Question: How can I perform global
temporary table troubleshooting? I cannot see the rows
in other people's GTT's, and I need to understand how to
debug my global temporary tables. I need to see
all of the rows for the GTT, even by users in other
first step in troubleshooting a GTT is to understand that
the global temporary table is just a data dictionary
definition and the data is stored in the users area of the
PGA or the TEMP tablespace. Note that all global
temporary table rows go directly to the PGA work area before
they spill out into the TEMP tablespace, and Oracle does not
create a temporary segment if an operation can be performed
in memory. However, if PGA RAM allocation is exhausted, then
the database automatically allocates a temporary segment on
For small RAM usage of GTT rows, you can use these
scripts to see RAM usage.
For large global temporary tables, the data can be seen when
display TEMP tablespace contents.
The Oracle docs say:
"Oracle Database does not create a
temporary segment if an operation can be performed in
memory. However, if memory use is not possible, then the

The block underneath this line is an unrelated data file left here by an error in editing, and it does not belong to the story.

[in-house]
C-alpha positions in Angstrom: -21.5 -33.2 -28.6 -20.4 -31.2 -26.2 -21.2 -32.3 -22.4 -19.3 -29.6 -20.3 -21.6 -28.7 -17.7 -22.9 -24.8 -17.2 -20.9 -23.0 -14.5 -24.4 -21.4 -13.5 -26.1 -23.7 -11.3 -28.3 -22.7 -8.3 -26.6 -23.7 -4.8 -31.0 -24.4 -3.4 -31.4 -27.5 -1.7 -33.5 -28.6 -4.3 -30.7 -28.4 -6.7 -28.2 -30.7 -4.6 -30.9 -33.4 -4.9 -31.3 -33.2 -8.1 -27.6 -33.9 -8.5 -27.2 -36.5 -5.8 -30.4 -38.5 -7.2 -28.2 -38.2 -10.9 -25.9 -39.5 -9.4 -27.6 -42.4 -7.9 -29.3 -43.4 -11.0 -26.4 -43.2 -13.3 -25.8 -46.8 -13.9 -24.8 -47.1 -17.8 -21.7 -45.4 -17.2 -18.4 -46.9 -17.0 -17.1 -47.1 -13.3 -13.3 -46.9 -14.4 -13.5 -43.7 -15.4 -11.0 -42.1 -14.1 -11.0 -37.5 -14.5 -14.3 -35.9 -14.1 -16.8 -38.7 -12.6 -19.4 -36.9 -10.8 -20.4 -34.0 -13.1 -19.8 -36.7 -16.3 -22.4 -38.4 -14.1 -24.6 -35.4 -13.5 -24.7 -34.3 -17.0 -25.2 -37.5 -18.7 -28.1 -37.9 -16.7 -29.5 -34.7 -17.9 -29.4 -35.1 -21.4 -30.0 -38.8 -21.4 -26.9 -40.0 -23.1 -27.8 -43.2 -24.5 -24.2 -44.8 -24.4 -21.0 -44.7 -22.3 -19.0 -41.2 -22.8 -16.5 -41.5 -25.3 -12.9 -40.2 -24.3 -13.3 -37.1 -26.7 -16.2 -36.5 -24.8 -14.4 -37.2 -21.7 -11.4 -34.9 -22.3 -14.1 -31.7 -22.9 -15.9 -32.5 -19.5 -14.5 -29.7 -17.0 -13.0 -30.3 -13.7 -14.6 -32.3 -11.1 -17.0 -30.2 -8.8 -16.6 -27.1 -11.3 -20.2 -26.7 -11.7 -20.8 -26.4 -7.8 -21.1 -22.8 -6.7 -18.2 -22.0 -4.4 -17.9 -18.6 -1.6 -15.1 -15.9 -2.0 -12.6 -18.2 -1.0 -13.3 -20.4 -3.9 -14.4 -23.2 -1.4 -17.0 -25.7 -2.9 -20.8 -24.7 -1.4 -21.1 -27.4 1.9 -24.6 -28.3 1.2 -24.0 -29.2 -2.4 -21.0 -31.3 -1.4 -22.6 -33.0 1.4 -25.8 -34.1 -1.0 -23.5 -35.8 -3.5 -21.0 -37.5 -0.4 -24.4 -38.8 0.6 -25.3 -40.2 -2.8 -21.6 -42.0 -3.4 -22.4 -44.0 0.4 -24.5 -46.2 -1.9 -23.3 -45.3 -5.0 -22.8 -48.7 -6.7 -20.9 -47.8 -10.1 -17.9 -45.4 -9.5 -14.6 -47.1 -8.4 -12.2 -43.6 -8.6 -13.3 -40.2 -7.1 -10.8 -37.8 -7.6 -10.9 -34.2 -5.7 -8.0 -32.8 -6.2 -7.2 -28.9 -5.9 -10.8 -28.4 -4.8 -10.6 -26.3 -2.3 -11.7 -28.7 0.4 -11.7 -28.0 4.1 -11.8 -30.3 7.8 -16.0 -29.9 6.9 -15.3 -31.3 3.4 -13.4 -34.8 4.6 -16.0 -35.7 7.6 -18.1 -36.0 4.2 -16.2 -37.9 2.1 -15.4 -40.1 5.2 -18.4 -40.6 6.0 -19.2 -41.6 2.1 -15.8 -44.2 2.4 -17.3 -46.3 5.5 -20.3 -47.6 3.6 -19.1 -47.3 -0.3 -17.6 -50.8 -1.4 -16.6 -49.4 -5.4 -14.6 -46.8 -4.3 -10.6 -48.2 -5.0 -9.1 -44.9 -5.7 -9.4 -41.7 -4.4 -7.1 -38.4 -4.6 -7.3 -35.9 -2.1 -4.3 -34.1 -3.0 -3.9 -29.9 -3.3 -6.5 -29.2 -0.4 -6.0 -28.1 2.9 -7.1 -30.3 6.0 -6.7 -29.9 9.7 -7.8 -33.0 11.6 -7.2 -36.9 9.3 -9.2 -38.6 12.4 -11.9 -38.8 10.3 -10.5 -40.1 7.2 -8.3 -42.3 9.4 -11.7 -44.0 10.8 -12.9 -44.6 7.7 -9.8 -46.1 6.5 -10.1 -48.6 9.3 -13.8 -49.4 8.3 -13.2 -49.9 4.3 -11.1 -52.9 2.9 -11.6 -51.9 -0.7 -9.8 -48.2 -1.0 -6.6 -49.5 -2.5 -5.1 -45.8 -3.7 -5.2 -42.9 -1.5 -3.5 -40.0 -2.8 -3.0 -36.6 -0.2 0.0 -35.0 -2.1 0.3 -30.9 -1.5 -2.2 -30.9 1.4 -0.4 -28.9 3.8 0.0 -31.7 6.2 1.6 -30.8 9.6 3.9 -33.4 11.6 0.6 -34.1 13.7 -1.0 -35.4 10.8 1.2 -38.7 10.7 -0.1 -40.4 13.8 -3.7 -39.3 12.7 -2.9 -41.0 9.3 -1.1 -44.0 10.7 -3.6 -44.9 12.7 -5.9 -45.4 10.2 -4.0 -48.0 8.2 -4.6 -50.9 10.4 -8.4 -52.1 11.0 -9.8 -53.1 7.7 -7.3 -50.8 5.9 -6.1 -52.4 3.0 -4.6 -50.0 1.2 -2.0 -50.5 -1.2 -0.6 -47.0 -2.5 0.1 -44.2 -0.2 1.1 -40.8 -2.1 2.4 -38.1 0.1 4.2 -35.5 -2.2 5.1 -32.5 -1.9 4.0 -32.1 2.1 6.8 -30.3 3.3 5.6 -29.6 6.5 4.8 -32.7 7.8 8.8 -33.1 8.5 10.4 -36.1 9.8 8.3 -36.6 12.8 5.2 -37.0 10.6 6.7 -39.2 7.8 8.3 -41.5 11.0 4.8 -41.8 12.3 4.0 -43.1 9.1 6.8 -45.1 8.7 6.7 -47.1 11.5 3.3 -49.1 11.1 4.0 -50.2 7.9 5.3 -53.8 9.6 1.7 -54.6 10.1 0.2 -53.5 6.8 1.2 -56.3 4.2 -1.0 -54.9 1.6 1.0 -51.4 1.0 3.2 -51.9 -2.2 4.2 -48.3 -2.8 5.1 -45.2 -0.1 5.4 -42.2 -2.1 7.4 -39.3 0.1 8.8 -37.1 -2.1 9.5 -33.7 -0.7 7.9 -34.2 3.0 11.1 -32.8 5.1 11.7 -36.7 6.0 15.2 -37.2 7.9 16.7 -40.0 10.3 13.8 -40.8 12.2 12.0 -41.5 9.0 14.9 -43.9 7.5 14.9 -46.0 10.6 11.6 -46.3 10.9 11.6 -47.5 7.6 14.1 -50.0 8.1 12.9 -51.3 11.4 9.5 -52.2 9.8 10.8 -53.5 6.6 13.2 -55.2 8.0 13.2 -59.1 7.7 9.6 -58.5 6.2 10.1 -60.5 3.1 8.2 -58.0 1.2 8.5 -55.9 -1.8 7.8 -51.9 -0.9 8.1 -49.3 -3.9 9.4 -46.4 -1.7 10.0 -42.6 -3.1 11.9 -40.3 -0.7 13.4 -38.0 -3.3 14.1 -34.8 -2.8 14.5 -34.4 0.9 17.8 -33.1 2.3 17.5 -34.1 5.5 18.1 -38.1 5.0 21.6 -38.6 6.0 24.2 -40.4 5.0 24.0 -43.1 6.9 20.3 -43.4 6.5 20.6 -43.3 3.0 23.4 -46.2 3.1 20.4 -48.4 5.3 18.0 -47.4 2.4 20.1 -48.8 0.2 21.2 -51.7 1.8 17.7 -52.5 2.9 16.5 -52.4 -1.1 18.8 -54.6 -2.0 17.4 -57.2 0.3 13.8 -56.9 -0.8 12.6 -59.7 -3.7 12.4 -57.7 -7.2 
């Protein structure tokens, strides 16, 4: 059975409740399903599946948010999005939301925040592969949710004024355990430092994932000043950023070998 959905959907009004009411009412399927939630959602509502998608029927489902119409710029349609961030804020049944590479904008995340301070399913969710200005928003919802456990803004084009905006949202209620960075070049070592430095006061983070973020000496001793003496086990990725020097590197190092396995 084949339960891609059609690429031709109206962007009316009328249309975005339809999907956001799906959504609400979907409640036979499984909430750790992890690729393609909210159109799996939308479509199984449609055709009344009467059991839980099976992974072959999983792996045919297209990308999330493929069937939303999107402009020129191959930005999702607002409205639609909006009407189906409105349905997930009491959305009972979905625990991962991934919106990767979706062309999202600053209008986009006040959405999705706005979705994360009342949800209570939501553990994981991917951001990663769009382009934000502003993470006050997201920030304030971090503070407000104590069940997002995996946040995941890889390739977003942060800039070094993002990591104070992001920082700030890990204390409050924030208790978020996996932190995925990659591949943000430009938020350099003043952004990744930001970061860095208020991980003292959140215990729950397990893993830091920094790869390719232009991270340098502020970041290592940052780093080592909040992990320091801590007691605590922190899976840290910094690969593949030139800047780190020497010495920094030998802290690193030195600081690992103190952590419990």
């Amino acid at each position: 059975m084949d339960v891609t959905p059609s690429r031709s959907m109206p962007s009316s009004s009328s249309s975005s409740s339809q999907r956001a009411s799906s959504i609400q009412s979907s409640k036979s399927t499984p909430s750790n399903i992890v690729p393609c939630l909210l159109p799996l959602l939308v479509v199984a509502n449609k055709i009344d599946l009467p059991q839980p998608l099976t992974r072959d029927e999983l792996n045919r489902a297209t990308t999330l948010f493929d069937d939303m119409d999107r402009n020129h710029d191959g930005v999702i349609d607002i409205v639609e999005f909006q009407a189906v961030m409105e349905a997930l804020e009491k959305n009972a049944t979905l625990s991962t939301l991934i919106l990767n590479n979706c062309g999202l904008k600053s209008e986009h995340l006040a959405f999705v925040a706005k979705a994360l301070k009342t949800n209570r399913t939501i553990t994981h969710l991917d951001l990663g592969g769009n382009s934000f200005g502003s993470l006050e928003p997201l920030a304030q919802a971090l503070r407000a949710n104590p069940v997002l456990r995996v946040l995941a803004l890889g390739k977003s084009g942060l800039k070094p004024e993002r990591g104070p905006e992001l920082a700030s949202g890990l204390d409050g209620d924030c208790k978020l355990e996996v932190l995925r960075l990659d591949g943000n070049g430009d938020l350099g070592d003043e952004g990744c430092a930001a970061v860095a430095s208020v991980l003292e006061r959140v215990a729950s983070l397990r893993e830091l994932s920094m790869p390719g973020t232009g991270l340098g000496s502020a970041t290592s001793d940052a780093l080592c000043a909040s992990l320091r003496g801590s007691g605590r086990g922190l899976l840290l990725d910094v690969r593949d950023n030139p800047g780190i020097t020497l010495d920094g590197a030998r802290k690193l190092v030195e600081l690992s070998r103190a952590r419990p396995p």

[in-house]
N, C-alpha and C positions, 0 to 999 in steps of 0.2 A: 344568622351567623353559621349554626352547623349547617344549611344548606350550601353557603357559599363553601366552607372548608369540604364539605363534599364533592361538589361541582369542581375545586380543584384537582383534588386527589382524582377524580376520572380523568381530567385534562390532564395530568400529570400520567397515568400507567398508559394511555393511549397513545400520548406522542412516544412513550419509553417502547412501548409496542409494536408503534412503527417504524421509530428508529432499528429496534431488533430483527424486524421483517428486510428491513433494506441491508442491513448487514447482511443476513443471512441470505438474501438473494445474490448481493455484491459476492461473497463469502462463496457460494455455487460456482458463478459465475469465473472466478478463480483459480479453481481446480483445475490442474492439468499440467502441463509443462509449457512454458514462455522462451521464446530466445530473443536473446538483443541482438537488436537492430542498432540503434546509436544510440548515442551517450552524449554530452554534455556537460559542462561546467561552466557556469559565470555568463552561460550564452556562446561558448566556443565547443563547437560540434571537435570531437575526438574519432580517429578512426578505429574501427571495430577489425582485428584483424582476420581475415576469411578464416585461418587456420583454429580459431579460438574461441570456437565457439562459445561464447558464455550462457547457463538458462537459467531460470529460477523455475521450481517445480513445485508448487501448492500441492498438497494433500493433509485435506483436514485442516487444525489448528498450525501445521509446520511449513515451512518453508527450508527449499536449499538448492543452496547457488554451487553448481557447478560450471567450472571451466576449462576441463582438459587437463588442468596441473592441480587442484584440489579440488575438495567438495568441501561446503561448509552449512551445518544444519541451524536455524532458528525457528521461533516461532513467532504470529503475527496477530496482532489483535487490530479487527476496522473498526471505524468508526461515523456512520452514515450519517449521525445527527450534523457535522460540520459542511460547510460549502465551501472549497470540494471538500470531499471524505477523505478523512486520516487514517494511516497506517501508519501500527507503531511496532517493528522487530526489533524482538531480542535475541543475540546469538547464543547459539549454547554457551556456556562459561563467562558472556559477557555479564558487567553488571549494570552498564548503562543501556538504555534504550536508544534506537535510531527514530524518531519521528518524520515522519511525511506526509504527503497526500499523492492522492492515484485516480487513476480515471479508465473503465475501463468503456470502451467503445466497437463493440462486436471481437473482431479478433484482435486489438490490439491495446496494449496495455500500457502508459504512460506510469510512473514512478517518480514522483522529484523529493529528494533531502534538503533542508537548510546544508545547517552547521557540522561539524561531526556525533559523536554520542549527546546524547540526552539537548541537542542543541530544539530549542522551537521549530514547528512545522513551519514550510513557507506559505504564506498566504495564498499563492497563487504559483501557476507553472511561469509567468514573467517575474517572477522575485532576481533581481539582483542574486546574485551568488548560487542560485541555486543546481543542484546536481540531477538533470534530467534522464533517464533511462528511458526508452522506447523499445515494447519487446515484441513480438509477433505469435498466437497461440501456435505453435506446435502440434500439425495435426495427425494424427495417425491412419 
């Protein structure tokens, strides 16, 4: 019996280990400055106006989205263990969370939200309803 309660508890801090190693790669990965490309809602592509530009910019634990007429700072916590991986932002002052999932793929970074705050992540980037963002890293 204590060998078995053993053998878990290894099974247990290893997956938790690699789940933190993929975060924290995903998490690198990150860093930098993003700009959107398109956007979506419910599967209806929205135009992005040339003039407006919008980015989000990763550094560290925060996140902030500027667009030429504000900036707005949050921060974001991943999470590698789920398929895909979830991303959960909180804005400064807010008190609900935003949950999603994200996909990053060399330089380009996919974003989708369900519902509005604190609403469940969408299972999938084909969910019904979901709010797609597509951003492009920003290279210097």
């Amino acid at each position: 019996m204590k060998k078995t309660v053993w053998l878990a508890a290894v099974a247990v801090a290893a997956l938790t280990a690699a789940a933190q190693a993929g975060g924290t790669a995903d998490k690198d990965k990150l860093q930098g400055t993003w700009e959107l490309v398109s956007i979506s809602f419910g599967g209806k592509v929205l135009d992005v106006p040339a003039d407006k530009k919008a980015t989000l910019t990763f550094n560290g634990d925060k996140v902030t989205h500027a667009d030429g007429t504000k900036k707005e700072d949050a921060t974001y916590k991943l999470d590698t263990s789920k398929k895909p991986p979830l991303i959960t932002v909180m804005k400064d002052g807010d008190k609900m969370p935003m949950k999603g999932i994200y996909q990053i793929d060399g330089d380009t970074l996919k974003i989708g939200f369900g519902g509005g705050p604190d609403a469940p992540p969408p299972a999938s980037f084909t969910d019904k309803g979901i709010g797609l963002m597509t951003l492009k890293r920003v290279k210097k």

database automatically allocates a temporary segment on
A global temporary table is very reliable and so long as
you have enough space (PGA and TEMP tablespace) then the GTT
should create the data just fine. I have never seen a
GTT fail to create data for each users session unless there
is a TEMP tablespace issue.
try running the GTT yourself and see of the table
- Second, change the GTT to a regular heap table and
make it unique by appending the date/time stamp to the
table name. This way, you can observe the tables
as permanent tables.
- Yet another way to see what data is going into a
temporary table without recreating the GTT manually and
using it in your session (your first debugging step) it
is to add a trigger (in your TEST instance!) on the
global temporary table.
This trigger inserts the rows into a
non-temporary copy of the work table using PRAGMA
AUTONOMOUS_TRANSACTION. Then you can commit
the data table without affecting the current session. When
you're done troubleshooting the GTT, you drop the trigger
and your copy of the table.
- You can also not use a GTT and store the transient
data as a PL/SQL type or a PL/SQL collection. This
troubleshooting and debugging technique requires
extensive coding changes.
Note that you cannot always see others GTT data because
it is first stored in the PGA RAM (per the memory_target
parameter) and later in the TEMP tablespace.
v$session b on
a.session_num = b.serial#;
You can also query the
v$sort_usage view to see how
temp tablespace objects map to sessions. With the aid of
Oracle Technical Support (MOSC) you can then hack-in users
executing sessions and see their data. Open an SR on
MOSC for details on
this sensitive procedure. Here is how to get the names
and session numbers:
For full scripts, download our
Oracle script collection
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